Jizz The over-all character of a bird, its holistic impression that aids recognition in the field. The term is derived from fighter pilot’s acronym, “GISS”, which stands for General Impression Size and Shape. This term is important for birders in learning to identify a species immediately after a quick glance.
Juvenile A very young bird in juvenile plumage. This plumage is the first full set of feathers of a young bird after it loses its natal down.
List In birding, it is a list of species seen by a particular observer. Birders strive to keep annotated lists – be it a “day list”, “site list”, “year list” or a “life list.” Also used as a verb: to keep or compile a bird list. Passionate birders who keep many lists are sometimes affectionately called “listers.”
Migration The periodical mass movement of birds from one region to another for the purpose of breeding, feeding or surviving harsh seasonal changes.
Morph A colour or other physical variant within a local population of birds. Also referred to as form. Several bird species have morphs that are commonly seen side-by-side and they also interbreed. This creates variation in plumage types even within the same species.
Nocturnal Active at night.
Non-indigenous species Species not native to a country or region – usually dispersed through introductions by humans. Also known as introduced, alien or exotic species. Recently introduced pet birds are also called escapes. Most non-indigenous species do not survive, but when these species have established robust breeding populations for over a decade they may be considered naturalized.
Pair Denotes two birds of the opposite sex that have mated. Widely used to count and record breeding colonies of birds or birds that may have restricted numbers of breeding individuals (i.e. raptors, waders etc.).
Passerine So-called “sparrow-like birds” or perching birds; all birds within the family Passeriformes. Other usually large birds in many other families are known as non-passerines. Taxonomically this conveniently divides an area’s list of birds into two groups. Plumage: The sum total of feathers on a bird’s body.
Protected area In conservation, an area or site set aside through policy for the protection of nature. Sanctuary, refuge, reserve and various park designations involve categories of official protected areas. “Proposed protected areas” may involve scientific designations such as BirdLife International’s Important Bird Area designations.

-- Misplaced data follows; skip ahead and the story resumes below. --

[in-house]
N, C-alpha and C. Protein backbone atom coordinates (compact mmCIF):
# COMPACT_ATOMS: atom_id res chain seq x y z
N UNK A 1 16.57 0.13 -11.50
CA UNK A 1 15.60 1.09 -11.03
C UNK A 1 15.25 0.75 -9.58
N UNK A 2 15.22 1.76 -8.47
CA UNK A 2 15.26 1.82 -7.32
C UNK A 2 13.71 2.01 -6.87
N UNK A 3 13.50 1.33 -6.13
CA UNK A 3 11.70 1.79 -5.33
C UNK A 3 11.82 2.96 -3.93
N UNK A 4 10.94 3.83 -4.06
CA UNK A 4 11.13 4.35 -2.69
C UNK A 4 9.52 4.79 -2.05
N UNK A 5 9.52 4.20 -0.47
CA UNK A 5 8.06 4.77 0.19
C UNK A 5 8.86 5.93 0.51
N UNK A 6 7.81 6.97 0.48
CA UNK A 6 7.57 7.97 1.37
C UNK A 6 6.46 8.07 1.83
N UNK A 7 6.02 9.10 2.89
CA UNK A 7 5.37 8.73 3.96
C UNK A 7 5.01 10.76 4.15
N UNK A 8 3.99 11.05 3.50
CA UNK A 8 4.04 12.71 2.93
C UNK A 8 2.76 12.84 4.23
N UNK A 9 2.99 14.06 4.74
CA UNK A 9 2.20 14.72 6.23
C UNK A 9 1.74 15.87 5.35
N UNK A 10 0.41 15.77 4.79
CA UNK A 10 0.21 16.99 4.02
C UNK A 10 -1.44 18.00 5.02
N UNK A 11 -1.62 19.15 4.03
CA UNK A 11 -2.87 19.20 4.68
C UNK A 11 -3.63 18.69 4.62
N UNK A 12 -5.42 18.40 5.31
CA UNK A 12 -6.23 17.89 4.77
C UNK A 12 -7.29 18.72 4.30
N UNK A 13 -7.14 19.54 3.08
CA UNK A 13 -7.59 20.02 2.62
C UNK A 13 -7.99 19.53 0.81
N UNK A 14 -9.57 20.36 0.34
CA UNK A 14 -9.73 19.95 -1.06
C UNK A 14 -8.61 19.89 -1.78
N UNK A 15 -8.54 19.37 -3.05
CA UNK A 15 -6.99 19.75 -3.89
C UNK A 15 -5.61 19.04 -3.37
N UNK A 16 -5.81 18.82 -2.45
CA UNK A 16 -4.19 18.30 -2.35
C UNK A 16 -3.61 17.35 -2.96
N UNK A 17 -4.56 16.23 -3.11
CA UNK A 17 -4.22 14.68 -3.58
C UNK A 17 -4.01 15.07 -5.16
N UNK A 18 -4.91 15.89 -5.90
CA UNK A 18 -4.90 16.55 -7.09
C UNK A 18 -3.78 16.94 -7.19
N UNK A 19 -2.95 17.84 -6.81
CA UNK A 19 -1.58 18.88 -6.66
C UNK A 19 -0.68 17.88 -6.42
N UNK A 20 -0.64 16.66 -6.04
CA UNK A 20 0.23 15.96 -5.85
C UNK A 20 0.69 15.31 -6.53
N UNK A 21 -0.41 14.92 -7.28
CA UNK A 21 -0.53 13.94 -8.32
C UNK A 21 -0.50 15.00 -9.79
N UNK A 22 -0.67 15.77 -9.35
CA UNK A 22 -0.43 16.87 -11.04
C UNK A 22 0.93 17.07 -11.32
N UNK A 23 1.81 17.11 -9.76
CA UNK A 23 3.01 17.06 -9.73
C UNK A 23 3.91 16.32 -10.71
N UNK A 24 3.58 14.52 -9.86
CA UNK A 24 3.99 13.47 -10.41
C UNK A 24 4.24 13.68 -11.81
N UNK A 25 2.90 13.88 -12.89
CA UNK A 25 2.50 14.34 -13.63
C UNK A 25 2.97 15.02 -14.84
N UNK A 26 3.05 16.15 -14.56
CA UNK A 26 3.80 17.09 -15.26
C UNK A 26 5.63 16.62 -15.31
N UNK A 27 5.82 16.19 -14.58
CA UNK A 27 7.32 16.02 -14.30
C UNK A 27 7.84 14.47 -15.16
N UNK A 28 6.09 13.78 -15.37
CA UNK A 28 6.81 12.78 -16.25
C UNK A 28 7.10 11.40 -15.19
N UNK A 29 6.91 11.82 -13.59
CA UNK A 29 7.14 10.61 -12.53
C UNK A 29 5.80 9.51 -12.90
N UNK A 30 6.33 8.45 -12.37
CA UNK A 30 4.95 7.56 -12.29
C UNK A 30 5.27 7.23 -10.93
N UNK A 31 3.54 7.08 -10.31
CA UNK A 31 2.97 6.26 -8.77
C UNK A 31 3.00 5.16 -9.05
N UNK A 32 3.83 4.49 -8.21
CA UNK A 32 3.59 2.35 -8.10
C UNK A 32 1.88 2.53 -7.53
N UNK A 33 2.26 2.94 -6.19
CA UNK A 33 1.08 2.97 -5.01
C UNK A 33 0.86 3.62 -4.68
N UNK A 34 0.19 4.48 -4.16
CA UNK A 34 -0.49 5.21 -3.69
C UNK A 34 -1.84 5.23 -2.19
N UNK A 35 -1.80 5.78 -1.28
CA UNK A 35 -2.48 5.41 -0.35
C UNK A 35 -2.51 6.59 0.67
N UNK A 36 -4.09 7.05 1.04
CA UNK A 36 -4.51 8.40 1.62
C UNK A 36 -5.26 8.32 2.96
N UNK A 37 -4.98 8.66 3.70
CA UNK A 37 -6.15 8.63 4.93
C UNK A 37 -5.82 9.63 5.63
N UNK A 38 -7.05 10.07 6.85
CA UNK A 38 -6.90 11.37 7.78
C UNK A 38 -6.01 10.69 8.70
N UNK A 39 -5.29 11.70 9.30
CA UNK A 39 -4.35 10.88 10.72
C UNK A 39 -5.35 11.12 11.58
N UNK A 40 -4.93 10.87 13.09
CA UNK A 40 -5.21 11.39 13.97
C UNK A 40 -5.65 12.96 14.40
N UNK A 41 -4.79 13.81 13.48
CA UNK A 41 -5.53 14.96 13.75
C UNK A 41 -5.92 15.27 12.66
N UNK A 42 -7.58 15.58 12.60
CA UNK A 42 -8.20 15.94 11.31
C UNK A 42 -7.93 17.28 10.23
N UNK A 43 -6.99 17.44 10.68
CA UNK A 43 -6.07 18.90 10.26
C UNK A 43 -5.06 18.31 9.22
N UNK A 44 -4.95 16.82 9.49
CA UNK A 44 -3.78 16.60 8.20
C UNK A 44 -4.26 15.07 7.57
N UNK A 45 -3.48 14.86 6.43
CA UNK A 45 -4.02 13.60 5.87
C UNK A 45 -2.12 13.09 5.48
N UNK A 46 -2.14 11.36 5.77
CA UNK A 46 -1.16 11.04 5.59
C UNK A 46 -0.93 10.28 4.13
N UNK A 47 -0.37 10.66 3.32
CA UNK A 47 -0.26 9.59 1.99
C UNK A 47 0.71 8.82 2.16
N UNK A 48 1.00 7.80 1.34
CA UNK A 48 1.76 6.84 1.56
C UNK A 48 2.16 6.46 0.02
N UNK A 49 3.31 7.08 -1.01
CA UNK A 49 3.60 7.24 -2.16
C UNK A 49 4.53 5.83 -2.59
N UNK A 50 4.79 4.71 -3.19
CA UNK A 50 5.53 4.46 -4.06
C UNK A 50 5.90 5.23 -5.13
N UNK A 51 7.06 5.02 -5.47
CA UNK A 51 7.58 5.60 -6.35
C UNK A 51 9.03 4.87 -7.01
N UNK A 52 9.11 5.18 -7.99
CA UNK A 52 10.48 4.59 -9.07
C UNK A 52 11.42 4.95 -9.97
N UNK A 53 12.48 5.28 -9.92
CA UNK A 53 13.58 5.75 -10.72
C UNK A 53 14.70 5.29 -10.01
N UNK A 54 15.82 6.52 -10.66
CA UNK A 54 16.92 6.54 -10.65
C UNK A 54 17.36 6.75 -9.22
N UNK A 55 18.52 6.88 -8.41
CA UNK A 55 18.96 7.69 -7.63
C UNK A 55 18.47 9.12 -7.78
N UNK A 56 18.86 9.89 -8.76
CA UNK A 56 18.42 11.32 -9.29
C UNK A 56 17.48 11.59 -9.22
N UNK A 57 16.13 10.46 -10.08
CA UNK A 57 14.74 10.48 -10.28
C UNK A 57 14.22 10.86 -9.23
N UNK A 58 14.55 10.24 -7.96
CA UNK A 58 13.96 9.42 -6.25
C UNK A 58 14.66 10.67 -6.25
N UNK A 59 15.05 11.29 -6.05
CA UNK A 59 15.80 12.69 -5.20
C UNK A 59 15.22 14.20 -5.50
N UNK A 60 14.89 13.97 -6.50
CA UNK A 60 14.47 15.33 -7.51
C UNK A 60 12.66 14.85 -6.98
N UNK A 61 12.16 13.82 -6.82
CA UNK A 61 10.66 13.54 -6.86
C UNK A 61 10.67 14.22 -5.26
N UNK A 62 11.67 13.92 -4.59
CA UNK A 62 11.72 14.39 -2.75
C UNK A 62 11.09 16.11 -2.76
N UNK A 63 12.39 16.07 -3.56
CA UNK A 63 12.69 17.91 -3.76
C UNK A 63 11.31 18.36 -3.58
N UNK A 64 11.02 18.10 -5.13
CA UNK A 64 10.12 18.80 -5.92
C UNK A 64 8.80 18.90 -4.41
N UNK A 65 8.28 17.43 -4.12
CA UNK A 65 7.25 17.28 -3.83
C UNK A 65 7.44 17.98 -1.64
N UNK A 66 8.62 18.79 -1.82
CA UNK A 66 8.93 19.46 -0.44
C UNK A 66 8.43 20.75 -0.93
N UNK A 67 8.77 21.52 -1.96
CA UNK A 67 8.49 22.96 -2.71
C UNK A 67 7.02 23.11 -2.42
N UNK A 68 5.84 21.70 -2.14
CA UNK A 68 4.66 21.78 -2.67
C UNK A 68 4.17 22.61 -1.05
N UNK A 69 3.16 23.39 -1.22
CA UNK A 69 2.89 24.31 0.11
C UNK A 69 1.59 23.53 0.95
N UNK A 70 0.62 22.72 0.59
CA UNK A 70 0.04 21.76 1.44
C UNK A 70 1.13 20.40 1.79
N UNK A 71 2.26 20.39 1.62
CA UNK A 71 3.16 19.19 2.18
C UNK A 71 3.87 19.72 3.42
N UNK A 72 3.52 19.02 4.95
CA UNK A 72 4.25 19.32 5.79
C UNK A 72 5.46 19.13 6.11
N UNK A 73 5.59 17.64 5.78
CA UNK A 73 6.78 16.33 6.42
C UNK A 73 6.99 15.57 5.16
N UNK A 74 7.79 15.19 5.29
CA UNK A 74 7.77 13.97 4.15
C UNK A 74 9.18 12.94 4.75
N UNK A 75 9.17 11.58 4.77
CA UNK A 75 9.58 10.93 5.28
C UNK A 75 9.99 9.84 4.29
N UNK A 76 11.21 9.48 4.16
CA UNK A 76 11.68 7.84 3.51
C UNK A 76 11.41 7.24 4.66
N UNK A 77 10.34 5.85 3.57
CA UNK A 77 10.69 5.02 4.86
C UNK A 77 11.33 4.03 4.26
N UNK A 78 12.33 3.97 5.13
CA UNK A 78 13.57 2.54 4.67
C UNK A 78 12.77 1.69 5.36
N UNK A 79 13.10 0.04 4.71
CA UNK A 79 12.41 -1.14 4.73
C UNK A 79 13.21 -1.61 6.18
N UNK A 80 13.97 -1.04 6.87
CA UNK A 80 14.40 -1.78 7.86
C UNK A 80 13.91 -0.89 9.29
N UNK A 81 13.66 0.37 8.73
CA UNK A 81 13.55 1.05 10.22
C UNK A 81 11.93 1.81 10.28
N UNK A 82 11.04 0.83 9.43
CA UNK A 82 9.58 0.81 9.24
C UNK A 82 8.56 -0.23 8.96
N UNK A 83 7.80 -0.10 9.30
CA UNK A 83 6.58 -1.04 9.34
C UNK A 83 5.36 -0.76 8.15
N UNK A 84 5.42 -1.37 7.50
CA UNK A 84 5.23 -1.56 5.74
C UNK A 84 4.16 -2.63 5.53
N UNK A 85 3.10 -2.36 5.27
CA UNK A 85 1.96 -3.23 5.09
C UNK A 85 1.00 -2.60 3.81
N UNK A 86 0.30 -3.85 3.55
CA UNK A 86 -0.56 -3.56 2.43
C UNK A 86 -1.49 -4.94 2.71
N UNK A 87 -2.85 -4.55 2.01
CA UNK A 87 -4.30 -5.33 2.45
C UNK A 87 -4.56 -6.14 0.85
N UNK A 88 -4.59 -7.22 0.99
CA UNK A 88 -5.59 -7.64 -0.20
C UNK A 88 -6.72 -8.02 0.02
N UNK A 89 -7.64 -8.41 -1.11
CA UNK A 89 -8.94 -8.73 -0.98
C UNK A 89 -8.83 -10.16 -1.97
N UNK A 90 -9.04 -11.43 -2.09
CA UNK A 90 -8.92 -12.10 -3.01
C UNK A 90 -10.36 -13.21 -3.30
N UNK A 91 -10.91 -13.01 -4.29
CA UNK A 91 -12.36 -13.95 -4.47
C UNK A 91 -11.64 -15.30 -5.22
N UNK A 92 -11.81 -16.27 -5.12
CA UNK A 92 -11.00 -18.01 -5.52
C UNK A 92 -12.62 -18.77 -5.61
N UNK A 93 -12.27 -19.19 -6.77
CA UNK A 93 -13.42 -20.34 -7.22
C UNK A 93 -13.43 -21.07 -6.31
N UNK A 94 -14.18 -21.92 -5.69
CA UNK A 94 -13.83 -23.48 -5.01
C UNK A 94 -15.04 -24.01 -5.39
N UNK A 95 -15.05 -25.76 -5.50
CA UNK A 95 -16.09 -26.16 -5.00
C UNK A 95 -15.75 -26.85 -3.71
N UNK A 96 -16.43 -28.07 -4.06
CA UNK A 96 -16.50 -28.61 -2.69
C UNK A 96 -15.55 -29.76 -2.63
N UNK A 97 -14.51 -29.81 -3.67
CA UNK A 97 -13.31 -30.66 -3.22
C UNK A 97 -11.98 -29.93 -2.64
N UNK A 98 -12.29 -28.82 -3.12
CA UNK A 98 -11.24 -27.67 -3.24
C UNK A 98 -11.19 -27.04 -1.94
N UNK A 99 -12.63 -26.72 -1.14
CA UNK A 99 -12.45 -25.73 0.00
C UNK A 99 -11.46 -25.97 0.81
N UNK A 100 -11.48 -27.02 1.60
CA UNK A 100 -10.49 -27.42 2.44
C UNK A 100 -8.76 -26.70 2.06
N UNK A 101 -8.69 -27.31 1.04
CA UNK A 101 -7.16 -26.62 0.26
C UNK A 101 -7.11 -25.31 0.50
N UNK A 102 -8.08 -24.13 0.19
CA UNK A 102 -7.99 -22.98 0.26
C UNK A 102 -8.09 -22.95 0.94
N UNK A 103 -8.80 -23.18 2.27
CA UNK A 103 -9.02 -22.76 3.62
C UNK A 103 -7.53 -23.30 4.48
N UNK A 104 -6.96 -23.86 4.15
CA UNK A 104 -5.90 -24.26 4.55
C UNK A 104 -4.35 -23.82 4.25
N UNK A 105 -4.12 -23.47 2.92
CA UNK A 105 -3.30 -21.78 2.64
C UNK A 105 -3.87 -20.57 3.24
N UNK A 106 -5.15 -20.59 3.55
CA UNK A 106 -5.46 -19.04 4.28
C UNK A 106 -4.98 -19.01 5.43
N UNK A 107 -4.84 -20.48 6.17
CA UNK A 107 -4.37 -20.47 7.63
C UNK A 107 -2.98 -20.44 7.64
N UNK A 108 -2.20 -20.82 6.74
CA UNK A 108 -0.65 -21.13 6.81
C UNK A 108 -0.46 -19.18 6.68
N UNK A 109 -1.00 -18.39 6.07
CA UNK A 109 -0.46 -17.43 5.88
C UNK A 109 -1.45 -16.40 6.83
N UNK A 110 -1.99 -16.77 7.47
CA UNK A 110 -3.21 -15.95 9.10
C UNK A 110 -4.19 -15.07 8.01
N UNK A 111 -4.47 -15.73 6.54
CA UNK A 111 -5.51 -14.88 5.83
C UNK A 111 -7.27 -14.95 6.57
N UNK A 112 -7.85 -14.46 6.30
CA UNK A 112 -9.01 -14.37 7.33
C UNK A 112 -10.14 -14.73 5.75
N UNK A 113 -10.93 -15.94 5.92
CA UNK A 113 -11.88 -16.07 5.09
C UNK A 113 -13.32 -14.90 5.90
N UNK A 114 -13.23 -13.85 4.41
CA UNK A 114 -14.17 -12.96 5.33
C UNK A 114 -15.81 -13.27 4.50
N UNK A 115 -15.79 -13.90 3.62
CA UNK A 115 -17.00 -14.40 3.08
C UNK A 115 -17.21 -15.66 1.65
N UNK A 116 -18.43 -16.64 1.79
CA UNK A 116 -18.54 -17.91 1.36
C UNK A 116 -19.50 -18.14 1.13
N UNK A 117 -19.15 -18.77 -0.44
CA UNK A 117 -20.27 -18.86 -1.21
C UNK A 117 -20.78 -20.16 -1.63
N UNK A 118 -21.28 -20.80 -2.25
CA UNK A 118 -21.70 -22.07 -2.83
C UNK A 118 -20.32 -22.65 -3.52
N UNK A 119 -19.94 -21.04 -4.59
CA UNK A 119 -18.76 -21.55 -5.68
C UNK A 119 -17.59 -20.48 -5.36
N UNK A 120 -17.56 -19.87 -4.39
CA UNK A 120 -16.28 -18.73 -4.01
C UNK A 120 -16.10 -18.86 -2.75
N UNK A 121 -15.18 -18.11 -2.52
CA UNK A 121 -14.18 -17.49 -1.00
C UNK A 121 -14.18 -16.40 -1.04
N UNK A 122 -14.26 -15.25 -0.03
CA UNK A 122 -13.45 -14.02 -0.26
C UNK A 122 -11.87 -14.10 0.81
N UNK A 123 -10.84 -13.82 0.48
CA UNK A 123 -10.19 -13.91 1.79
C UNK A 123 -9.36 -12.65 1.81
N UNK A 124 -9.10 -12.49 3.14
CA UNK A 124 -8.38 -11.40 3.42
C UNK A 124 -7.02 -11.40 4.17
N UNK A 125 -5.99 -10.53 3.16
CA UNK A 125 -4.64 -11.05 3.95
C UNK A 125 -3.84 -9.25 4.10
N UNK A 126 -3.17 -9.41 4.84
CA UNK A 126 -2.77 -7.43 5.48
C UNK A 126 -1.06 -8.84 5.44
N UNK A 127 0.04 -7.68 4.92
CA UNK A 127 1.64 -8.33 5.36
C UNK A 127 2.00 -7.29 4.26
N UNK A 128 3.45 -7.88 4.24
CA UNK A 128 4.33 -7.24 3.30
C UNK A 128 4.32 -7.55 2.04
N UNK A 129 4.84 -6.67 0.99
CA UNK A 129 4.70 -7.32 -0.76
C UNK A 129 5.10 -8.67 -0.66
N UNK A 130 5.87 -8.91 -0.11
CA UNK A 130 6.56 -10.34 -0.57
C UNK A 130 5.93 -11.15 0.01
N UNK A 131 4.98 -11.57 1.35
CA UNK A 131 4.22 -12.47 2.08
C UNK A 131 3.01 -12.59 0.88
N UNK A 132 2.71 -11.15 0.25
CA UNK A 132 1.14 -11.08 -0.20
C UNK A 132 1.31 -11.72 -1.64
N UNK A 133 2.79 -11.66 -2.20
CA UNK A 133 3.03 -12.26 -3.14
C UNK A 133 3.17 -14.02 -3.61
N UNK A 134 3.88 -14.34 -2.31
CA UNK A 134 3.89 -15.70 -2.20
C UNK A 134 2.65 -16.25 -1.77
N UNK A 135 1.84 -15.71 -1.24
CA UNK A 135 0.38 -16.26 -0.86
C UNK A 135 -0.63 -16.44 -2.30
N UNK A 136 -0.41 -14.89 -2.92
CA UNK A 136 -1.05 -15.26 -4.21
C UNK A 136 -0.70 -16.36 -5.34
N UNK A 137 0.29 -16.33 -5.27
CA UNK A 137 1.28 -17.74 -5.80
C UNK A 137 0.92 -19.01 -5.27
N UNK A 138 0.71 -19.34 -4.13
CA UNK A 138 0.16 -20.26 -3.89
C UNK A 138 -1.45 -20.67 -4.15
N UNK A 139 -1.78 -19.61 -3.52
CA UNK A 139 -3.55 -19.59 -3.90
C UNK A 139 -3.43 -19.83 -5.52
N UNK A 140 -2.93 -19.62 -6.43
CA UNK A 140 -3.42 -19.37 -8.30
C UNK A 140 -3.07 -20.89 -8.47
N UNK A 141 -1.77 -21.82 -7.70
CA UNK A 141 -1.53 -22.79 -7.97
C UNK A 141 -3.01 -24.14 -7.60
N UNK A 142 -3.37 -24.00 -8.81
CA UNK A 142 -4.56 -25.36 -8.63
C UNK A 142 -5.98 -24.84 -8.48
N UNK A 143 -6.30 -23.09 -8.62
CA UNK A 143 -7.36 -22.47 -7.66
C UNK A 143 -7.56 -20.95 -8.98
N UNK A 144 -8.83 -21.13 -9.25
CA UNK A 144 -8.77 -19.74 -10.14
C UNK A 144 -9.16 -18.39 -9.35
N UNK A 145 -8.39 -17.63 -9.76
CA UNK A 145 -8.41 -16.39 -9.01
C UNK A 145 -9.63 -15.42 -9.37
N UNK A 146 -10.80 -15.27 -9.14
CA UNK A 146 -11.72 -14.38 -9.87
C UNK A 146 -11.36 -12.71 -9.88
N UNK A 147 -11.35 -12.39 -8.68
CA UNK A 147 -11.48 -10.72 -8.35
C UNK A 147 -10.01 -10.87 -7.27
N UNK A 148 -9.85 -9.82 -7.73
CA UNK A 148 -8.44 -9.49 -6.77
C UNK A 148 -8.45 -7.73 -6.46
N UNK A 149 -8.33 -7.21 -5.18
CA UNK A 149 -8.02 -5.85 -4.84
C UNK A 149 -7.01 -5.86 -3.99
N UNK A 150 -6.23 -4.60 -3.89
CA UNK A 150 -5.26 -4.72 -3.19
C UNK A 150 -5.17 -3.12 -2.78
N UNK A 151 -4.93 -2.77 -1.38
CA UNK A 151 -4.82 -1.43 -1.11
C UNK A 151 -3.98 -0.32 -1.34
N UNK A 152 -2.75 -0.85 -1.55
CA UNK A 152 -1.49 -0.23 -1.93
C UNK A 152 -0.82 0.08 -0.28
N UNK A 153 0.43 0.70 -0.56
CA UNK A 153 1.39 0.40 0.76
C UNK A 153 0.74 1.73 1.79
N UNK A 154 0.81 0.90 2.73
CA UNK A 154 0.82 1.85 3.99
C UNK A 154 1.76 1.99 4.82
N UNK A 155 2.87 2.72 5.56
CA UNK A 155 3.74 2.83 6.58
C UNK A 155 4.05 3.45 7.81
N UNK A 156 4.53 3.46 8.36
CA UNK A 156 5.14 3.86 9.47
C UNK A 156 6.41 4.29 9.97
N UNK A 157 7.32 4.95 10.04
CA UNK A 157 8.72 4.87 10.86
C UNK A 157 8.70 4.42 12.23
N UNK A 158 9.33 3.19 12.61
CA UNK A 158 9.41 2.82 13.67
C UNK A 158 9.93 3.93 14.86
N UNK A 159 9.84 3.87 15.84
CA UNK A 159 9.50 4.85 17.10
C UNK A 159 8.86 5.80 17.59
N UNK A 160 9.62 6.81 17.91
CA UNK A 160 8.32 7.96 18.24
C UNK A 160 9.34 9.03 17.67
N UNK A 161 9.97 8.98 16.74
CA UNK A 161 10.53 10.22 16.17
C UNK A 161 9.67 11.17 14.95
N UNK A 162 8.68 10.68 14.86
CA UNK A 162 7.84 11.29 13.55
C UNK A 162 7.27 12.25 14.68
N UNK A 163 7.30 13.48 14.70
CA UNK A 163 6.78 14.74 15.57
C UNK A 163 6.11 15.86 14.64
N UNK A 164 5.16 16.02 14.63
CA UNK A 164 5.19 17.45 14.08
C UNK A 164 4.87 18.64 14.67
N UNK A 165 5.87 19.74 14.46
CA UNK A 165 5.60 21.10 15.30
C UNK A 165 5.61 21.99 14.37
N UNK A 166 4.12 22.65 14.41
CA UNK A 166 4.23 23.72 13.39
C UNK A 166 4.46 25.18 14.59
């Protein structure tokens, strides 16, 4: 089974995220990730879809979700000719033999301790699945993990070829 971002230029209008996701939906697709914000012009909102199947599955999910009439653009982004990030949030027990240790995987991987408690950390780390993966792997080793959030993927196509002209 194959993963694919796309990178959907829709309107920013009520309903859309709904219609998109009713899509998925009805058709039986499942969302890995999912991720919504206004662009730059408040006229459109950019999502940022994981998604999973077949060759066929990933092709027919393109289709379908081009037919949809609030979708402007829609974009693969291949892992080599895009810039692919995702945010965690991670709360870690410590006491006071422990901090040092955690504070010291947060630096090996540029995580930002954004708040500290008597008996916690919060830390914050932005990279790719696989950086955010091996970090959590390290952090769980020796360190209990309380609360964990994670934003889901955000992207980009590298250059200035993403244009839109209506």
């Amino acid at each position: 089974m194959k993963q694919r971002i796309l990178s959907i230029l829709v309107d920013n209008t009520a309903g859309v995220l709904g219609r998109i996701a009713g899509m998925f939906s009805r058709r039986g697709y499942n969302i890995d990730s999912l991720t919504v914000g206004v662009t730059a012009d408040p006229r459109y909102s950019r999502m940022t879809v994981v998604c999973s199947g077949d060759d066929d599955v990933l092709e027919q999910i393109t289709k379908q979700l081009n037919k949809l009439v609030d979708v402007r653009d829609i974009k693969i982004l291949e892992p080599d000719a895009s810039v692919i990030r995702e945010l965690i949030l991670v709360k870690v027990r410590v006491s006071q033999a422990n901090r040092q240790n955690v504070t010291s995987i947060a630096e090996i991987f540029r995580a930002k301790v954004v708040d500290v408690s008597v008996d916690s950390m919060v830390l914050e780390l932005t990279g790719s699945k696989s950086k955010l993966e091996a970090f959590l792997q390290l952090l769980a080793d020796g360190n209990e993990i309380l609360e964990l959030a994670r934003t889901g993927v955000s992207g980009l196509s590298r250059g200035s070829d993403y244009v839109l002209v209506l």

Population comeback In conservation, when an anthropogenic pressure has been lifted a species population may respond positively and be restored in terms of numbers and geographic range expansion. The increasing occurrence of some rare vagrants in Kuwait may relate to population comebacks, for example.
Range The entire geographic area across which a species is regularly found. Race: Synonymous with subspecies.
Resident Non-migratory birds; some resident species do undertake localized movements or longer seasonal journeys, but this term denotes a species that remains in an area throughout the year. Roost: A place or site used by birds for sleeping. Also, the act of settling at such a place.
Ringing The scientific pursuit of marking birds usually using leg bands to explore their migration movements (also known as Banding in North America). Satellite telemetry is also used to follow bird movements. Professional teams also involving amateur birders organize such research pursuits using mist nets to safely trap, mark and immediately release wild birds.
Scavenger A bird that eats carrion. Scope or spotting scope: A telescope, usually a smaller lightweight version used for birding not astronomy. When digital cameras are coupled onto the eyepiece the new technique of digiscoping can be easily mastered.